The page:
Patterson Hood is a busy man. The de facto leader of the Drive-By Truckers spent 2007 in a flurry of activity, bouncing between various recording studios (where he produced a solo album by ex-bandmate Jason Isbell, collaborated with soul arist Bettye LaVette, and recorded the Drive-By Truckers' seventh studio effort) and the road (where the Truckers premiered new material as part of "The Dirt Underneath" tour). The Drive-By Truckers are now planning to travel the world in support of Brighter Than Creation's Dark, meaning that Hood won't find much rest in 2008. Nevertheless, the Southern singer/songwriter found a few free moments to talk with AMG about the album, the music, and the Truckers' soon-to-be terrible teens.
Allmusic - Tell us about John Neff, your band's newest member.
Patterson Hood - Late Night Johnny is both old and new. He was a founding member and has been playing in my "solo" band for years. Great having back in the fold full-time. We just all have a tremendous chemistry with him and he's a great guy to hang out with -- very funny and entertaining. He worked really hard on this album and was very involved in it all.
Allmusic - What's the story behind The Dirt Underneath tour?
PH - We wanted to take a little chance to kind of recreate our sound from the ground up. The idea was to strip the songs down to their essentials of lyric and melody and rebuild from scratch in front of a live audience, and then we decided to work up a bunch of new ones while we were at it. About 12 of the new songs were worked up and premiered that way last May, then we cut the album in June.
Allmusic - Why hasn't Shonna Tucker sung lead before? She sounds great.
PH - She never decided she was going to do it before. I've known she could sing and write as long as I've known her. Guess it just wasn't the time before now. I agree, though. I really love her songs and her singing. Her voice reminds me of teenaged Tanya Tucker and that's a good thing.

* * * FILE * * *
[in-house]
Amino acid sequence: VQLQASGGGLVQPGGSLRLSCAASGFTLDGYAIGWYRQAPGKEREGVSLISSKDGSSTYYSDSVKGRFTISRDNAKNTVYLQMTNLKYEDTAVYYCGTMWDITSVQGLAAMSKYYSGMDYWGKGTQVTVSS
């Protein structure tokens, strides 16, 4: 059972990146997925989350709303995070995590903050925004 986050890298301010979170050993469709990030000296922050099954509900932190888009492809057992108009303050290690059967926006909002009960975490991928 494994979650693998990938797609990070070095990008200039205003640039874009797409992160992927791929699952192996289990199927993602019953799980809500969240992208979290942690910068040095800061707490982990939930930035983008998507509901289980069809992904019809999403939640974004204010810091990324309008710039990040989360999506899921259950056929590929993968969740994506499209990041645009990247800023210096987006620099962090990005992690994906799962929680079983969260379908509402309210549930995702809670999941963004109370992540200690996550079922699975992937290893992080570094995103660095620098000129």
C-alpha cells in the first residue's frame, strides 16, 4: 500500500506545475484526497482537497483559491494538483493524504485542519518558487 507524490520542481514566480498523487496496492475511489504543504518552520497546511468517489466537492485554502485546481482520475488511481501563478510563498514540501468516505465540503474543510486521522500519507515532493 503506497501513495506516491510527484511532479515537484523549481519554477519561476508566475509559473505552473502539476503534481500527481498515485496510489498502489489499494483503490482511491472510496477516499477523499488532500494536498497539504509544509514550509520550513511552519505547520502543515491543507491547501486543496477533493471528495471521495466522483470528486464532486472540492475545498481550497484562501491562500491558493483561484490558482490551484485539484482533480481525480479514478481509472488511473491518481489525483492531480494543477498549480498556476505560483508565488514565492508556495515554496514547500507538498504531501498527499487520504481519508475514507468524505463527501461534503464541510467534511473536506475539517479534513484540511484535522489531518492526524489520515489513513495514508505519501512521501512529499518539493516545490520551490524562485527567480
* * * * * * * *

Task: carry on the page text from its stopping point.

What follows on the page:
Allmusic - Which is harder to write: a war song or a love song?
PH - Maybe both. Both have the potential to get really lame really fast if you're not careful. With love songs, there's just so many already written that it's hard to find something new to say or some new way to say it. It's easy to get sappy and that would suck. With a war song, if you're not careful you end up just preaching to the converted, which is also lame. I don't ever want to get preachy, either. Ironically, if I was to write a love song, I'd probably look for the politics of love and approach it from that standpoint. I'd probably approach a political or war song from the opposite, looking for the personal in the political. Never been asked that; good question.
Allmusic - Wes Freed's iconic artwork has graced many of your albums' covers. How did those skeletons and scarecrows come to be the "face" of your records?
PH - Wes Freed is definitely a big part of what we do. We first met Wes and [his wife] Jyl back in 1997 when we were first starting out. We were already working on writing Southern Rock Opera and thought he'd be perfect to illustrate what we were writing. The collaboration worked so well we kept doing it. I love his art being the visual side of what we do. I want to write a graphic novel with him.
Allmusic - What's your favorite Mike Cooley lyric from this album?
PH - Second verse of "Three Dimes Down." I like all of Cooley's lyrics. I think "Bob" is a brilliant piece of writing. "Self Destructive Zones" is a standout, too.
Allmusic - Your band turned 11 last summer. What's in store for your impending teenage years?
PH - A troubled adolescence, maybe some rebellion. When we get our drivers license, watch out!